The $2.3 billion project will be located about 1,500 kilometers from the Cambodia-Laos border and is expected to be completed in 2024.
The recent Pak Beng public forum illustrates regional engagement in the basin, especially about dam planning. But will the improved process translated into a more community and environmentally conscious project?
International Rivers believes that recent comments attributed in the media to the CEO of the Mekong River Commission (MRC) raise serious concerns about the role and positioning of the MRC Secretariat and the future of decision-making over hydropower development in the Mekong.
The smiles that once brightened faces in Luangtong, a small community in Laos’ northwest Oudomxay province, have disappeared. These days the residents appear defeated, stunned by the knowledge that before long the land that has sustained them for generations will be submerged under the waters behind Pak Beng Dam.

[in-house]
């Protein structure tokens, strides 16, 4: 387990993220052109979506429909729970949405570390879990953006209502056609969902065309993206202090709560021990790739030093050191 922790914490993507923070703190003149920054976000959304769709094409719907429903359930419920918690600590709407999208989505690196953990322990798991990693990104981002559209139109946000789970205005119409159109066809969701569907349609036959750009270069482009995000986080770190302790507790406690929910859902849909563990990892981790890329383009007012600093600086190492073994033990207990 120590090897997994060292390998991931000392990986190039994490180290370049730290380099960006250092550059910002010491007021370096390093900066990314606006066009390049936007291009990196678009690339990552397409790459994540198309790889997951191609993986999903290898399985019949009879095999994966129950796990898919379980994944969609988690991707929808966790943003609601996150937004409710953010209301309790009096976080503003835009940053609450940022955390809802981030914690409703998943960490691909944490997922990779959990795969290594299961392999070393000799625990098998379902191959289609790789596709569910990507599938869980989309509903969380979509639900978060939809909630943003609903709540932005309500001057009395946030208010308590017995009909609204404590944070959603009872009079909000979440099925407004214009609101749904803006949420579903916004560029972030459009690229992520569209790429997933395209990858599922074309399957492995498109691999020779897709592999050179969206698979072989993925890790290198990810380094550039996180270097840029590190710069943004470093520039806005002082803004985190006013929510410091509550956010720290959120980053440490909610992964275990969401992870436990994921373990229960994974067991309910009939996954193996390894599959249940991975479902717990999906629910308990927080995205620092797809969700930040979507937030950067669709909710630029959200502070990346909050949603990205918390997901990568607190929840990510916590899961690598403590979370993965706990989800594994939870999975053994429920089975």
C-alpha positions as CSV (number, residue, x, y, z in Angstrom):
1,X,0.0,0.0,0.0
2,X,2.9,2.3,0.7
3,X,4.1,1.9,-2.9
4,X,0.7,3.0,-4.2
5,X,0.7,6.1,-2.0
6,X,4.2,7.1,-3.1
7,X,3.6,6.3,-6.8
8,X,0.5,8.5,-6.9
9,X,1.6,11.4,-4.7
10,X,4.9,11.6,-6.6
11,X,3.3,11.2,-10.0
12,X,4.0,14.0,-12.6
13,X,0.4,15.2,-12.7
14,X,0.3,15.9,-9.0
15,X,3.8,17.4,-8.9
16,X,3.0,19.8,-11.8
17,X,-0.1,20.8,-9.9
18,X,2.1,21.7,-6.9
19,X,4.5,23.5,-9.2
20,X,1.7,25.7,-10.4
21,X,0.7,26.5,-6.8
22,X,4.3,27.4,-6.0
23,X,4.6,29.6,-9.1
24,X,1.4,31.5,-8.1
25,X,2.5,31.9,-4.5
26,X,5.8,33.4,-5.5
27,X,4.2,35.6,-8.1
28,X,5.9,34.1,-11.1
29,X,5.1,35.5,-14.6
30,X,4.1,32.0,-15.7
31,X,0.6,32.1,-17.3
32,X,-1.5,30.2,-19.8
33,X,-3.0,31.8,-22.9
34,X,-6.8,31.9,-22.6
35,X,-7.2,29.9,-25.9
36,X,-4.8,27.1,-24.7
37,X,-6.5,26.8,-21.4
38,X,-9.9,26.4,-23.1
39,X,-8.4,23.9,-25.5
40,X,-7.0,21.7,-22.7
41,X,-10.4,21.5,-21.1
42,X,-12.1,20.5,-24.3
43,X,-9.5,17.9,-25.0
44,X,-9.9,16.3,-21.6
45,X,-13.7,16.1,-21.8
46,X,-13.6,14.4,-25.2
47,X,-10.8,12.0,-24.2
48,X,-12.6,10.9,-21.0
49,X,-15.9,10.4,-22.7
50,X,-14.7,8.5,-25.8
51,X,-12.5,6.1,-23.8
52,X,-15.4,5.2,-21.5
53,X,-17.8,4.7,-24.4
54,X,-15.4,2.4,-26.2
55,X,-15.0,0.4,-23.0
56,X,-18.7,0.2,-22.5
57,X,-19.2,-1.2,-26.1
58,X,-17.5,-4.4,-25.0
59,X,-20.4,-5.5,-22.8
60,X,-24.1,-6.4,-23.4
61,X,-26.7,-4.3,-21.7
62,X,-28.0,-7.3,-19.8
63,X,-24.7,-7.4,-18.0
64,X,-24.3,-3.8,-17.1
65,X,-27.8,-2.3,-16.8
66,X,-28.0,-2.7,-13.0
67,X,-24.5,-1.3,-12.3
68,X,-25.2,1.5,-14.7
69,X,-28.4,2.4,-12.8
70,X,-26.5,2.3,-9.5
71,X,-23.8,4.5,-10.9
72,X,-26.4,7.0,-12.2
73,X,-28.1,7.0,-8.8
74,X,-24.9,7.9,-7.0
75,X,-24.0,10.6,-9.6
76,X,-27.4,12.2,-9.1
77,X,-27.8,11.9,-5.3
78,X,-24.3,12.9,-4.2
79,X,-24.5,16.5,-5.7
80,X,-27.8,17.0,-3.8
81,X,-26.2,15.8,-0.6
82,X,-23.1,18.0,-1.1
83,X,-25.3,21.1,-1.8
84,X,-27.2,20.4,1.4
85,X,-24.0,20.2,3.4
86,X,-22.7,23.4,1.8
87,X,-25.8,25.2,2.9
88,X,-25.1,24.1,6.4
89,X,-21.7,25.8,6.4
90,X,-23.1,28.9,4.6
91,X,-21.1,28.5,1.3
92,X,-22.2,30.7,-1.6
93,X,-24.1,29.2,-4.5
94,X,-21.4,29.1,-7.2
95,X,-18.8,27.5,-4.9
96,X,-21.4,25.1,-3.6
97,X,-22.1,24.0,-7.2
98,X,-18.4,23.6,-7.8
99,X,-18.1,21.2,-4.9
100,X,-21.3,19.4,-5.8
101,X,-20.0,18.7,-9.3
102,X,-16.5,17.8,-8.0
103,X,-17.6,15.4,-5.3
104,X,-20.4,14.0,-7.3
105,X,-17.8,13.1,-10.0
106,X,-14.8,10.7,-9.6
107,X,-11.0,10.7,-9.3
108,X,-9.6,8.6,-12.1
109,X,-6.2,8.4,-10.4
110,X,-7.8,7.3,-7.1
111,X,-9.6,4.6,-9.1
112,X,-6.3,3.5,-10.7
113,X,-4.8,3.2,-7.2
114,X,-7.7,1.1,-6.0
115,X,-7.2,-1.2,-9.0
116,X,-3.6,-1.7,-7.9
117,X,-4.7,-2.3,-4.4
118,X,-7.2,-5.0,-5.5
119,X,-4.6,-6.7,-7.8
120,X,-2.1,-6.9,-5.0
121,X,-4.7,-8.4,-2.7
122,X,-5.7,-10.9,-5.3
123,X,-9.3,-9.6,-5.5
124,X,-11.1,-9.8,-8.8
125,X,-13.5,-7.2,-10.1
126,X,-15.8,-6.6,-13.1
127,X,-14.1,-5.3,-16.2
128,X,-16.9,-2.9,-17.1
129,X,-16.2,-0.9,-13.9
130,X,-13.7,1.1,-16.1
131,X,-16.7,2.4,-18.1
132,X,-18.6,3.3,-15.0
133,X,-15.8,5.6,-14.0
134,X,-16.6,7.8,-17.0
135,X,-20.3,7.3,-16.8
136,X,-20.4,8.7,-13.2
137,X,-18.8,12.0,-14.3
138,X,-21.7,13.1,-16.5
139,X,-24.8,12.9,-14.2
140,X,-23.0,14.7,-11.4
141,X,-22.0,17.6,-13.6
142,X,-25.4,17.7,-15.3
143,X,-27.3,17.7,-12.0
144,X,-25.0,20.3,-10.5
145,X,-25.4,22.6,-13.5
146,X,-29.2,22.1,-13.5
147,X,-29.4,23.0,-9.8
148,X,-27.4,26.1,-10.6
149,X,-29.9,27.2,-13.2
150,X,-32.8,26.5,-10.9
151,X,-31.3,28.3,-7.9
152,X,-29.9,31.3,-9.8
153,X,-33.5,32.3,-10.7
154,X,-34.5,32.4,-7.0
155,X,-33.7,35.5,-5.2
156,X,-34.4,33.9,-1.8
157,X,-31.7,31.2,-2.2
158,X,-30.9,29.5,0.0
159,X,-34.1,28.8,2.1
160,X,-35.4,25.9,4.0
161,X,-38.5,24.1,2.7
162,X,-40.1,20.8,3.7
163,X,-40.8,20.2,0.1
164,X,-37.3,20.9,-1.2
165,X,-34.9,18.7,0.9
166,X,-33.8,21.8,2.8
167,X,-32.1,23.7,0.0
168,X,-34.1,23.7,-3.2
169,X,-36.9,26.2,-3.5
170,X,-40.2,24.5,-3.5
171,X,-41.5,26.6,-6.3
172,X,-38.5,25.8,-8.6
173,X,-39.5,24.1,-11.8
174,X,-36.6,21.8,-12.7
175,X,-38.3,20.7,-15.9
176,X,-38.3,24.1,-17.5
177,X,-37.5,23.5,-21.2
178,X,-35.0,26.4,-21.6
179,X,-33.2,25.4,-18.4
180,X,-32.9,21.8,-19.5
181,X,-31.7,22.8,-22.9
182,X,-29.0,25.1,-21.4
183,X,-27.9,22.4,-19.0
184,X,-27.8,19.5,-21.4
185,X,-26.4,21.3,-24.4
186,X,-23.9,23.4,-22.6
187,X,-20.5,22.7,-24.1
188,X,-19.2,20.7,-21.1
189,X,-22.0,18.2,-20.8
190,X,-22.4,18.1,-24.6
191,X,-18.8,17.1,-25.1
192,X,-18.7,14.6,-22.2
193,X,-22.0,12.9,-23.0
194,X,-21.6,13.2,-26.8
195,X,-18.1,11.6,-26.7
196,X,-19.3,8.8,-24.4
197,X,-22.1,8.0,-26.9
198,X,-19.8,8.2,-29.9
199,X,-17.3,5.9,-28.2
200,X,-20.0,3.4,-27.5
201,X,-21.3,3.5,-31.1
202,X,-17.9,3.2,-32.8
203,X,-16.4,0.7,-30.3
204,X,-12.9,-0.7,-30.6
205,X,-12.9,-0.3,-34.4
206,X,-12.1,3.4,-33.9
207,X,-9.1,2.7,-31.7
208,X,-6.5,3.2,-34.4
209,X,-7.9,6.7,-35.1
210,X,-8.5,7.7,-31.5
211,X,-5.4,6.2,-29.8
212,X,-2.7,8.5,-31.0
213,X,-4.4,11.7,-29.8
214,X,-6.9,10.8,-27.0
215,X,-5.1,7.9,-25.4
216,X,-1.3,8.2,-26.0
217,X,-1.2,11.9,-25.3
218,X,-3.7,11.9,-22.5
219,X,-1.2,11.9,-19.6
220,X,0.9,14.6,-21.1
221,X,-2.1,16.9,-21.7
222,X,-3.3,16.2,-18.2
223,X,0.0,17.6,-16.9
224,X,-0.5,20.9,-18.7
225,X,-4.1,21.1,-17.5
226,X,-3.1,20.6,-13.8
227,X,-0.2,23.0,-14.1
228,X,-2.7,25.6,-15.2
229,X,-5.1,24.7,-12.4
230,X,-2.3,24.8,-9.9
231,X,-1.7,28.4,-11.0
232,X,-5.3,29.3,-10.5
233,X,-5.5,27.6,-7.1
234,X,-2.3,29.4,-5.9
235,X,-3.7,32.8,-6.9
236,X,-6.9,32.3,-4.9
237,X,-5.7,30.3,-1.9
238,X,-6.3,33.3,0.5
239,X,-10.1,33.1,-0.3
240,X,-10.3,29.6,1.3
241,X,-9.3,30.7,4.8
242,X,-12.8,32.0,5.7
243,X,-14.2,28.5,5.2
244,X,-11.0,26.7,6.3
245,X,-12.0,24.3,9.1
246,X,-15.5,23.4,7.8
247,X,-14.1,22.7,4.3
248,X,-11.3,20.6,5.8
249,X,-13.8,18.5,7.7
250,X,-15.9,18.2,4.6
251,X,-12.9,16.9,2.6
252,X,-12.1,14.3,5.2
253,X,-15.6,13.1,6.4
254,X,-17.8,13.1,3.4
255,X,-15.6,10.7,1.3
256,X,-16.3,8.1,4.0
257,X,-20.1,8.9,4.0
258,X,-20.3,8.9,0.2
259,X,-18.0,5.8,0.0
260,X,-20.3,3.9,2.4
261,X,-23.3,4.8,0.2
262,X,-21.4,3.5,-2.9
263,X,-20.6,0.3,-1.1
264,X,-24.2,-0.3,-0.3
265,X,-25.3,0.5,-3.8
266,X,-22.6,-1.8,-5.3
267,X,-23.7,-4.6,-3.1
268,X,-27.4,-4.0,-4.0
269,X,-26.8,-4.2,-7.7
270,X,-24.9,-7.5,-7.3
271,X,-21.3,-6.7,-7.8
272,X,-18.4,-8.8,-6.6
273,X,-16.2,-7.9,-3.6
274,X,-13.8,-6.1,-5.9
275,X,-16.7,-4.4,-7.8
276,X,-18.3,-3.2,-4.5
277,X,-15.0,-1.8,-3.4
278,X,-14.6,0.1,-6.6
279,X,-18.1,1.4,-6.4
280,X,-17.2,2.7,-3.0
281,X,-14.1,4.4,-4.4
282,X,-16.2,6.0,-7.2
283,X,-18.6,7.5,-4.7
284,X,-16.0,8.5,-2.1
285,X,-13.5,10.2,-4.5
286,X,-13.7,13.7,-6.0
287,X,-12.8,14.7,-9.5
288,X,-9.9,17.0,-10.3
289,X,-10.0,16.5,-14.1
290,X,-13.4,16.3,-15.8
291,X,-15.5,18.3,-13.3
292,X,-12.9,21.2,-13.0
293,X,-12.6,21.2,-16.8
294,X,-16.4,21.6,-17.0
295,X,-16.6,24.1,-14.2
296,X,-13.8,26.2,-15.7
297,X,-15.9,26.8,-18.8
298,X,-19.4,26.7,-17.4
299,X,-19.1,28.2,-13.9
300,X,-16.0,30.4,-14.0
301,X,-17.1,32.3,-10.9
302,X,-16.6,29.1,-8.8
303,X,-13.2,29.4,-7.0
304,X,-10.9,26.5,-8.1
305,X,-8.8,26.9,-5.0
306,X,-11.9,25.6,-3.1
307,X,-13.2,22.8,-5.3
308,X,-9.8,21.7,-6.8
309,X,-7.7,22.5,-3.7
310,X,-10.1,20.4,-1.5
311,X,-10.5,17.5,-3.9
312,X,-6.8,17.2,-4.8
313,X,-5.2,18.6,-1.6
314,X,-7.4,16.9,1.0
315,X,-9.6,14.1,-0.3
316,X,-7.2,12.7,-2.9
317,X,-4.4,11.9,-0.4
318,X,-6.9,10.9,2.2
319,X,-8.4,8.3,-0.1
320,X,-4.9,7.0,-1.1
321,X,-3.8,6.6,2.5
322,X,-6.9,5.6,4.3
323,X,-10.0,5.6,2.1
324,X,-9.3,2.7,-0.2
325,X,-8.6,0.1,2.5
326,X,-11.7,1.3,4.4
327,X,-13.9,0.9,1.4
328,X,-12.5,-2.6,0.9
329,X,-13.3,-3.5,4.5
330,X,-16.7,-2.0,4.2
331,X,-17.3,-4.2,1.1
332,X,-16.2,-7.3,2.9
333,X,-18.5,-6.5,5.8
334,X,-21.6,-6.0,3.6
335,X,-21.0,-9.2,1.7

The Mekong River Commission (MRC) bears an enormous weight on its shoulders, overseeing both the development and the protection of a channel on whom millions of people depend. But the commission has proved powerless in the latter mission, failing to protect or involve communities in hydropower projects that threaten their livelihoods.
On a visit to the Asian Institute of Technology AIT on 10-15-2012 to inspect the mockup of the Xayaburi Hydropower Dam, Mr. Viraphonh Viravong, Deputy Minister of Energy and Mines of Laos, the “brain” behind all development projects for hydropower dams in Laos asserted: “There is no question of Lao PDR not developing its hydropower potential. The only question is how to do it sustainably.”